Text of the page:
I’m scared of therapy

I’m going to be completely honest here – therapy absolutely terrifies me. I know that with the right therapist, it would do wonders for me. I advocate for the importance of therapy, and its inclusion in mental health narratives. I’ve been trained as a mental health practitioner through the UK charity Mind (which is not the same as a therapist, but has given me some insight).

But I’ve had bad experiences with therapy in the past. One of my therapists didn’t react well when I came out to her as bisexual. I was having a lot of anxiety about telling my parents, and she completely dismissed my worries as ‘silly’. Since then I’ve decided not to disclose my sexuality. It’s a unique experience, holding yourself back to the person you should be able to tell anything to.

And that’s just one of my experiences. I’ve been told that because I’m not sexually active, that means I’m asexual (WRONG), I’ve been told that if I just put some effort into it, I’d be able to think myself out of my depression (WRONG), and my thoughts and beliefs have been belittled. I’ve also had the experience of having to wait for months to be seen. I recently went through a bit of a hard time in May, and I was told that I could be seen in NOVEMBER. WHAT IS THAT. (I’m keeping that appointment, I think. But who knows what mental state I’m going to be in. I don’t want to waste anyone’s time if I’m doing well.)

The reason why this is at the forefront of my mind is because I was recently offered another round of CBT (Cognitive Behavioural Therapy). And I’m not sure what to do. The practice seems good, but I’ve been to seemingly good therapists before. I’m in a good place right now. Perhaps it would be a good time to see someone again. But like I said, I’m scared. I don’t want to be let down yet again.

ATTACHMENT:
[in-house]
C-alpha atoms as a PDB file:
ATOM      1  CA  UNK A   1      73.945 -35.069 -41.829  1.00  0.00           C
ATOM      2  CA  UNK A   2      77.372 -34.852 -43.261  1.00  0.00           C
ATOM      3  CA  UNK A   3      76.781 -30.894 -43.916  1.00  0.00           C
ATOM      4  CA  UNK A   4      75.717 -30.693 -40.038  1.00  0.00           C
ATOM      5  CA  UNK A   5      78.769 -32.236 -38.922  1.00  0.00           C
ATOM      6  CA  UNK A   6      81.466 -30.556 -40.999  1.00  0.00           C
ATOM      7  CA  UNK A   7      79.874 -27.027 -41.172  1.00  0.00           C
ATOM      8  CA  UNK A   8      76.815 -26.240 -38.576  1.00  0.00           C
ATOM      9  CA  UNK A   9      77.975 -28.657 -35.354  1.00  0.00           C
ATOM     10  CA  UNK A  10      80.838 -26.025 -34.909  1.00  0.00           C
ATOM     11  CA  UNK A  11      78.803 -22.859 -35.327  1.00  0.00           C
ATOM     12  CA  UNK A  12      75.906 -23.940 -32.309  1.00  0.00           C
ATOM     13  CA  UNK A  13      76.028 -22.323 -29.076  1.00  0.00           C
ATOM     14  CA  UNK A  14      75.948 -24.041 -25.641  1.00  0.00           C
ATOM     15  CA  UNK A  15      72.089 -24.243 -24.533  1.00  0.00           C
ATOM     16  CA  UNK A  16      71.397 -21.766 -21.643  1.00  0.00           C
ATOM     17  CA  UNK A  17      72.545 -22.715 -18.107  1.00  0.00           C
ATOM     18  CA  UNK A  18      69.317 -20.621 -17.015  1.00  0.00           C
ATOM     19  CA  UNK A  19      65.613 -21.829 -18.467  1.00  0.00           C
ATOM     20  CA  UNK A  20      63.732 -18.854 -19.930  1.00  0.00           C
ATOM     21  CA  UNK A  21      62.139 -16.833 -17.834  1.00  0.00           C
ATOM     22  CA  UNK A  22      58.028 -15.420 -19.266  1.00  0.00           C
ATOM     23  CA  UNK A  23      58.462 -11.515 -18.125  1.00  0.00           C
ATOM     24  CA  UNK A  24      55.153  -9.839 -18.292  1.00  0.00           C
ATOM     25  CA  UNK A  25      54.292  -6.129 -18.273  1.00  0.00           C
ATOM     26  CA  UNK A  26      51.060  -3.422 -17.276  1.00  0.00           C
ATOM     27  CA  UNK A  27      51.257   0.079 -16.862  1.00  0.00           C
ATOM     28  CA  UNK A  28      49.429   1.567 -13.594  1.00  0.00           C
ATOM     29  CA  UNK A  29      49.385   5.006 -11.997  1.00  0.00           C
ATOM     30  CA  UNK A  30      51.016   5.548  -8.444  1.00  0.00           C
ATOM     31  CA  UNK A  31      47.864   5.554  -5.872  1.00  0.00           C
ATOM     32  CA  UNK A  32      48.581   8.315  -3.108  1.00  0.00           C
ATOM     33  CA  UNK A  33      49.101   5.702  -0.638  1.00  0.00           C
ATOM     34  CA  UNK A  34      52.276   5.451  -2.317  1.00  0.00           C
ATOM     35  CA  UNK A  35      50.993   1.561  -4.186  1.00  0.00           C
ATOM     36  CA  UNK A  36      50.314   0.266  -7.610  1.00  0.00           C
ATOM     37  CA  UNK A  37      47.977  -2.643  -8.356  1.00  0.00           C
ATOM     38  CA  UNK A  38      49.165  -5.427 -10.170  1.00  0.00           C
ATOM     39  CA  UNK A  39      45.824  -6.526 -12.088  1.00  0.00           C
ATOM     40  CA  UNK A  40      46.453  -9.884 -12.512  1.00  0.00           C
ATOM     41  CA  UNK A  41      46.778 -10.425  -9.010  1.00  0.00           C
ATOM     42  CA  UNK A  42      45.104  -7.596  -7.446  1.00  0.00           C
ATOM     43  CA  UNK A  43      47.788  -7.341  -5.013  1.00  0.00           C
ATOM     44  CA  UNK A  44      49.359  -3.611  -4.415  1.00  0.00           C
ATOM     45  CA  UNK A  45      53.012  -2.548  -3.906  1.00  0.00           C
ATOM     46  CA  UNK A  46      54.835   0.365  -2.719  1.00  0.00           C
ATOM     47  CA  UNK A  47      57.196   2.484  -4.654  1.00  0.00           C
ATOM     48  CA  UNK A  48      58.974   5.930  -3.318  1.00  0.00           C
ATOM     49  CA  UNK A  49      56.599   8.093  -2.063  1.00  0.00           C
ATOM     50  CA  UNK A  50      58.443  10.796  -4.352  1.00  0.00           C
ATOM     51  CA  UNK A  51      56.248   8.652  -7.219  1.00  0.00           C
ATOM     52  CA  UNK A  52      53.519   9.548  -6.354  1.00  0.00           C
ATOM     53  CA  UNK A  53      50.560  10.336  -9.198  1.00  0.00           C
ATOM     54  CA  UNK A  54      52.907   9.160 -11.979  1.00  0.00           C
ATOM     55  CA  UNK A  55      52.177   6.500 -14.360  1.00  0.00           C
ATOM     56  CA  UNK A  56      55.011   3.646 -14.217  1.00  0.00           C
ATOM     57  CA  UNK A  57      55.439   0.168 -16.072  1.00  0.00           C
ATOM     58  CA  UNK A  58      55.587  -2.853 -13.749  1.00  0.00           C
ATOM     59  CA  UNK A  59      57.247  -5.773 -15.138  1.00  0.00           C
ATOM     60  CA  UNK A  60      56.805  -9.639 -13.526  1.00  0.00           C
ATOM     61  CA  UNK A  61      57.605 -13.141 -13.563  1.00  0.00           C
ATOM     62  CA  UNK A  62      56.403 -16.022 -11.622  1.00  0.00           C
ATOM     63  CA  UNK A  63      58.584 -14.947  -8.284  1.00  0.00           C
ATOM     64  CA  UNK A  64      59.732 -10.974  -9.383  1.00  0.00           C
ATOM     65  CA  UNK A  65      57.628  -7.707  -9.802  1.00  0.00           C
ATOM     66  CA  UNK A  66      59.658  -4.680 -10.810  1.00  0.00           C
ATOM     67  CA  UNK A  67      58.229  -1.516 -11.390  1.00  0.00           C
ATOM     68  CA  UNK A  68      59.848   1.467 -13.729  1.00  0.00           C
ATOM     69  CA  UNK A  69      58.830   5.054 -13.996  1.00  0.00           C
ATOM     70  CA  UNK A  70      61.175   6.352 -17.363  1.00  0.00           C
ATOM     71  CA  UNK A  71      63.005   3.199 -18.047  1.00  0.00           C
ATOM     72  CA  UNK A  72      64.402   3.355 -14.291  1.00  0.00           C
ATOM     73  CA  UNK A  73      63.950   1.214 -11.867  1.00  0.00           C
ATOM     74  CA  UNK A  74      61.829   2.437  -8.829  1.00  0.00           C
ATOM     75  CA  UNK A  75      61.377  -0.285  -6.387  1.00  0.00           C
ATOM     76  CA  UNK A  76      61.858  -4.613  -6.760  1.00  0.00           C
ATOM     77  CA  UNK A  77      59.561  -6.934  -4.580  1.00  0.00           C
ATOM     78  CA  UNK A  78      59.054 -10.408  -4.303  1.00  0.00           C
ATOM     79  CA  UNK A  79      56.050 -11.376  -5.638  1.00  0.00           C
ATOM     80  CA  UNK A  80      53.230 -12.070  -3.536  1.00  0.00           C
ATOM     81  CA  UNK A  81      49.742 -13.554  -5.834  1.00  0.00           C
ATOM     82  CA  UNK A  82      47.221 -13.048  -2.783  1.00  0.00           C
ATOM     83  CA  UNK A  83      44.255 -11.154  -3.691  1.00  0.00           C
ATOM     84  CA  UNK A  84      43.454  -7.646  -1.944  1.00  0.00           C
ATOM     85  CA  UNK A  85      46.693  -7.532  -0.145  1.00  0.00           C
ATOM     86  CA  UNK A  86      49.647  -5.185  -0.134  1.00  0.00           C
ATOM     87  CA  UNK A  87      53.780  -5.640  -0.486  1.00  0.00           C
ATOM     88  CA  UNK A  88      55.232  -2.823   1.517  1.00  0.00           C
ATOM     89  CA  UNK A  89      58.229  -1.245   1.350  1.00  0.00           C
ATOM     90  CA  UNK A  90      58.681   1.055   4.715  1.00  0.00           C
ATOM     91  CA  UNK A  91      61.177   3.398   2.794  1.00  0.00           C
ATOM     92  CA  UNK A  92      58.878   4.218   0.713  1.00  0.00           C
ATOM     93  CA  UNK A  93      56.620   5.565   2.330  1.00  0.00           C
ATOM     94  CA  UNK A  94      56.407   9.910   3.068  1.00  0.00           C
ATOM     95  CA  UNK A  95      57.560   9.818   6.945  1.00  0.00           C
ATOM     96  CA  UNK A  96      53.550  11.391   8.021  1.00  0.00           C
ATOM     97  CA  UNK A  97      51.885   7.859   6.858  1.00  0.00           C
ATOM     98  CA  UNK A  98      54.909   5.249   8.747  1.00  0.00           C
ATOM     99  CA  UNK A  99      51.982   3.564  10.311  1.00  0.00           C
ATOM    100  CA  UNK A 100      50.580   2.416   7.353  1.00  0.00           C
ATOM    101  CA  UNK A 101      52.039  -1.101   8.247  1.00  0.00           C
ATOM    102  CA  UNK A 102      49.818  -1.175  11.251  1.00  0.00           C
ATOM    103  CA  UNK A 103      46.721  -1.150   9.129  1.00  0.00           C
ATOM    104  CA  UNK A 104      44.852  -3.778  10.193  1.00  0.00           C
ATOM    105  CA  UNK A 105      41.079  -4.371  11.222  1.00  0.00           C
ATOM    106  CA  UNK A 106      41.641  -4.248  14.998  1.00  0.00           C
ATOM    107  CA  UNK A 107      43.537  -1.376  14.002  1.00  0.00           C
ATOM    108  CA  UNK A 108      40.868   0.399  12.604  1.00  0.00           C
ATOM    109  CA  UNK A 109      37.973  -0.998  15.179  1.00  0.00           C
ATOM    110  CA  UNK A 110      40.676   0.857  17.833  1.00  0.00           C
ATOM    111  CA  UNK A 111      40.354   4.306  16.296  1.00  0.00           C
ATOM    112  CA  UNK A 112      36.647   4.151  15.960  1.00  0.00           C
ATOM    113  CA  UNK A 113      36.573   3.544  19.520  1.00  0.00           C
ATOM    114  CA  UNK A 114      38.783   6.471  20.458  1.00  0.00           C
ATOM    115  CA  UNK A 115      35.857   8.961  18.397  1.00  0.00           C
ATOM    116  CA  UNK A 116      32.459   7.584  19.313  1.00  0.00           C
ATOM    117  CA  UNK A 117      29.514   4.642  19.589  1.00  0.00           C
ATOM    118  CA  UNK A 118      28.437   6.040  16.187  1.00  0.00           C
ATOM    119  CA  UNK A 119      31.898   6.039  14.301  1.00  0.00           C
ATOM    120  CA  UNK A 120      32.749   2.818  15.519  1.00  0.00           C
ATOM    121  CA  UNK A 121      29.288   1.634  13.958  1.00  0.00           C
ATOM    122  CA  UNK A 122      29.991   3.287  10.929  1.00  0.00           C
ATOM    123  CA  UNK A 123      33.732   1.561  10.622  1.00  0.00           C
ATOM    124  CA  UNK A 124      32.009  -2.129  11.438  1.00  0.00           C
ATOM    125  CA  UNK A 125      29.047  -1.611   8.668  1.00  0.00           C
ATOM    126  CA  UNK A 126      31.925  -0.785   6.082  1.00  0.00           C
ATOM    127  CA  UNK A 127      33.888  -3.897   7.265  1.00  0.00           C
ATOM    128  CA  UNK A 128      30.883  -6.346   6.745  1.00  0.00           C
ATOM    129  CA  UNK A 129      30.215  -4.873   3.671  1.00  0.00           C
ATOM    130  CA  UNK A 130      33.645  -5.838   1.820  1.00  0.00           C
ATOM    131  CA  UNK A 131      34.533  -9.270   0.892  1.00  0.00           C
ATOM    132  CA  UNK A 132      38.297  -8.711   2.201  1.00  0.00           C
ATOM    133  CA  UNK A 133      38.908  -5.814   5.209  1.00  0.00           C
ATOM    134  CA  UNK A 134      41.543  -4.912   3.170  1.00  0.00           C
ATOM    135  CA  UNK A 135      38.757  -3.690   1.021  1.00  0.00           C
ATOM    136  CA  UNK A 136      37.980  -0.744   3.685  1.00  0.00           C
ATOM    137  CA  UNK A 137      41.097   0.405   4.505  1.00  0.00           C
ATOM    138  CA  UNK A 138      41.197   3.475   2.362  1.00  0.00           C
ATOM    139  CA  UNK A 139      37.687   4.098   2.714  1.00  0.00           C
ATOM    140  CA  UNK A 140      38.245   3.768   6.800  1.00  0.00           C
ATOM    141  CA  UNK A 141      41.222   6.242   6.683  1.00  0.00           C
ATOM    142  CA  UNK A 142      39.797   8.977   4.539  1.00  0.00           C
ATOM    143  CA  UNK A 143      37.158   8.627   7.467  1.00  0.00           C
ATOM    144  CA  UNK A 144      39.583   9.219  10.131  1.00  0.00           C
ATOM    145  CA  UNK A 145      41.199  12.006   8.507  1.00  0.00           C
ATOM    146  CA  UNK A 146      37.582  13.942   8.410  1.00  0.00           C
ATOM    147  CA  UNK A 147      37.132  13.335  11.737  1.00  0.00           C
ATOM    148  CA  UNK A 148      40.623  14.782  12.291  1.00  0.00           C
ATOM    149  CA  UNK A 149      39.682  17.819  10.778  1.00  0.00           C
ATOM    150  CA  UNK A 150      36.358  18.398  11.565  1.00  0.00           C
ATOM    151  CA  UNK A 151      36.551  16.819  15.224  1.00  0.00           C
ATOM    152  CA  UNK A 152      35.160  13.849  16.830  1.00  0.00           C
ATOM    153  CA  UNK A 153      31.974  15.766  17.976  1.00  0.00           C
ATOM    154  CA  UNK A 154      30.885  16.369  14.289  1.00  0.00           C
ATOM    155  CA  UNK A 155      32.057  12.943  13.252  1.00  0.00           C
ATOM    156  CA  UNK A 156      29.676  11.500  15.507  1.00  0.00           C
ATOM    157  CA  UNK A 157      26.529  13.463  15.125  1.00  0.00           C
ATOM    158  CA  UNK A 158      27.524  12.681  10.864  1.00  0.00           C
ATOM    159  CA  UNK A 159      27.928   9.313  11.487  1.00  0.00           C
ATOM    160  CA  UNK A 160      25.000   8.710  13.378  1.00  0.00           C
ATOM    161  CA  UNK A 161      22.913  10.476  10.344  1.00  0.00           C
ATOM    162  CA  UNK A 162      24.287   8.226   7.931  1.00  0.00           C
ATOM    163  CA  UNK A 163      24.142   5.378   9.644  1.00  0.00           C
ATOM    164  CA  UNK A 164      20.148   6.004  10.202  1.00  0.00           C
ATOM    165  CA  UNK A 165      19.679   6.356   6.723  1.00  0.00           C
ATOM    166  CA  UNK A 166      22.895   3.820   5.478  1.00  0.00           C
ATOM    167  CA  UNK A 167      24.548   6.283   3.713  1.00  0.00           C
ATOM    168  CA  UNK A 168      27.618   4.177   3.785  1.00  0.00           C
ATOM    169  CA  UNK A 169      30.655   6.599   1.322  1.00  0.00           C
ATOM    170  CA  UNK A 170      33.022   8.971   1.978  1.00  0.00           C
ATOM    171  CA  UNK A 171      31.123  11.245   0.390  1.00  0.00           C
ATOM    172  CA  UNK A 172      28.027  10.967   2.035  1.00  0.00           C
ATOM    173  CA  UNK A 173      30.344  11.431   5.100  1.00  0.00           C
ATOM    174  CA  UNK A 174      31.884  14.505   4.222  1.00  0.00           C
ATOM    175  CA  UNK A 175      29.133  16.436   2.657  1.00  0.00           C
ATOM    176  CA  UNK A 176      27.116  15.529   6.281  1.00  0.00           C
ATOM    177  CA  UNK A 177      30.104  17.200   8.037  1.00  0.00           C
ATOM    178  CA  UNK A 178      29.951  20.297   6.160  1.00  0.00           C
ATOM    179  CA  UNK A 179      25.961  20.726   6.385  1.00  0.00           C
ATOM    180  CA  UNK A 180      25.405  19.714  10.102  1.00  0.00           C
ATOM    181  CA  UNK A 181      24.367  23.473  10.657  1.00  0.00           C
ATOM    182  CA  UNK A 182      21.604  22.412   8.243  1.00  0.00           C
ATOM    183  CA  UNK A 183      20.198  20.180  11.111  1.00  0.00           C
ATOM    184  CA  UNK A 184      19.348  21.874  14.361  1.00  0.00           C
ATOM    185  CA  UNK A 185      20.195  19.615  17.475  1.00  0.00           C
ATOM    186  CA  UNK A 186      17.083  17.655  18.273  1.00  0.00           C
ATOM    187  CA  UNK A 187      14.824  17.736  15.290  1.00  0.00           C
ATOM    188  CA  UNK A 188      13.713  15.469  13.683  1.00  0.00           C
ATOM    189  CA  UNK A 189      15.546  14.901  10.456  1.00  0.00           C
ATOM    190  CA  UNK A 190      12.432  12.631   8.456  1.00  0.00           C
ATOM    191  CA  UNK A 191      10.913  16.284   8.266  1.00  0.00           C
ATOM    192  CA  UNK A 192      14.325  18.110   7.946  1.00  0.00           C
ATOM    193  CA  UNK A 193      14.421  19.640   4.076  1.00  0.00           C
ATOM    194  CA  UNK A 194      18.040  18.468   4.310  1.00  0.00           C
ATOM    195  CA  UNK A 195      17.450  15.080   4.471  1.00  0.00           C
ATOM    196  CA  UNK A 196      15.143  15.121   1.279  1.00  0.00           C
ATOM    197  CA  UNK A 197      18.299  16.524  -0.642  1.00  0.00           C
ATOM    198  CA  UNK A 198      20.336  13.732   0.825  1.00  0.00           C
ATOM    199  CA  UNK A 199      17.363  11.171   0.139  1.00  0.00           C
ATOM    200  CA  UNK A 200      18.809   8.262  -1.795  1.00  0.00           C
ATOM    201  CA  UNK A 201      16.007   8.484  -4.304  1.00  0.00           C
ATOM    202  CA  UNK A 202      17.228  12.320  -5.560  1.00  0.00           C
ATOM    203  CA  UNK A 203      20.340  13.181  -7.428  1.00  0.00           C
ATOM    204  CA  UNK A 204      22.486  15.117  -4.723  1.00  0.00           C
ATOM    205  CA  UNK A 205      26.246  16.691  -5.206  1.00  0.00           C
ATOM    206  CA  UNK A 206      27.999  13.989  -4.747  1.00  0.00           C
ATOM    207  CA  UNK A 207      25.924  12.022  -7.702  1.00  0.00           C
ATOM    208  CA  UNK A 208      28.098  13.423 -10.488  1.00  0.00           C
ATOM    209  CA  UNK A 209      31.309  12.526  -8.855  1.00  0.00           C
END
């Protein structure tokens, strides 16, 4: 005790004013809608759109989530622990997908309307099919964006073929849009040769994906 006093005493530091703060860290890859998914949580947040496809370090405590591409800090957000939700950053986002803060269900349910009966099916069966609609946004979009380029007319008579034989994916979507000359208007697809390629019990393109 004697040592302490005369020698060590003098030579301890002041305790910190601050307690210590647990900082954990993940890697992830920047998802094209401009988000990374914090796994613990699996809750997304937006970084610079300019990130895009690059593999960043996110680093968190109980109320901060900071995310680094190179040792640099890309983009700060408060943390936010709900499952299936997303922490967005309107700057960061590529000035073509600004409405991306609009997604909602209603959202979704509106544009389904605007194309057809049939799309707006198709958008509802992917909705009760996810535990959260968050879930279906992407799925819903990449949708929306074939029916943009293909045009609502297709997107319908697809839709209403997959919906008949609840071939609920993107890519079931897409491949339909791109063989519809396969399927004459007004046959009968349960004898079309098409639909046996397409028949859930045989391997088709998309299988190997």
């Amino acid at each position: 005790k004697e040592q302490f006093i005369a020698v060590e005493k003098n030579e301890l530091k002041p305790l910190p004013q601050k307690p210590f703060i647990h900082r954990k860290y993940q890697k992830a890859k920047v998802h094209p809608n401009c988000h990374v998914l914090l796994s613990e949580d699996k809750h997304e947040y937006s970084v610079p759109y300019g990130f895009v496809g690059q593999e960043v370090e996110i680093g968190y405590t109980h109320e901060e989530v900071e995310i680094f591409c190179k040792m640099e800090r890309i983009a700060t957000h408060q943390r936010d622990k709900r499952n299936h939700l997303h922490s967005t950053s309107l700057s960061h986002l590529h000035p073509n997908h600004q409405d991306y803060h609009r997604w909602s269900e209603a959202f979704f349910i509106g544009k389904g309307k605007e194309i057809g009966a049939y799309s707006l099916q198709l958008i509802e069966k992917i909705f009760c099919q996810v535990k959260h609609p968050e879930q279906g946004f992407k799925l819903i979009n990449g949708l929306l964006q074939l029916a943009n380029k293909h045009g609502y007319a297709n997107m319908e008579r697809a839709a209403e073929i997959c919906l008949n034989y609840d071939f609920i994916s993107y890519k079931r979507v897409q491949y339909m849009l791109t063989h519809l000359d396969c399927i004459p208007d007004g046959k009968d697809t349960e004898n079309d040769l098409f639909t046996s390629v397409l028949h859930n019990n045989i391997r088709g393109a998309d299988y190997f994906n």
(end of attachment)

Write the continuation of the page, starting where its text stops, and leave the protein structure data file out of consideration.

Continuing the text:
What do you think about therapy? Should I try again?



24 thoughts on “I’m scared of therapy

  1. thebluemoonarchives says:

    Yess, you should! I’m so sorry that your previous experiences haven’t been particularly amazing, but therapy can be miraculous if you just find the right therapist. Your therapist judged you about being bisexual and I can’t even ahh what’s the state of counsellors, they’re especially taught not to judge a patient or let their moral values effect the treatment, even if the patient confesses to doing something that they do not approve of. Ahhh hopefully, you’ll find a better therapist this time, good luck! Mental health is very important!!♥


  2. Lauren @ Wonderless Reviews says:

    oh man i relate to this post SO HARD!!! i had extremely bad experiences with mental health practitioners when I was younger and it’s legit given me such a phobia of them. I did see one a couple years ago and she seemed nice but my anxieties just held me back from returning. I’m supposed to have CBT too and whenever I mention my skepticism about it — that I truly believe what I’m feeling about myself is honest so changing it would make me feel like I am lying — they just keep talking like they haven’t even heard me??? Like changing the way I think isn’t going to be a magic cure 😪 but that said I do really want to try again but omg trying to find someone who’s the right fit seems impossible especially when you have limited options and resources.


    1. whatthelog says: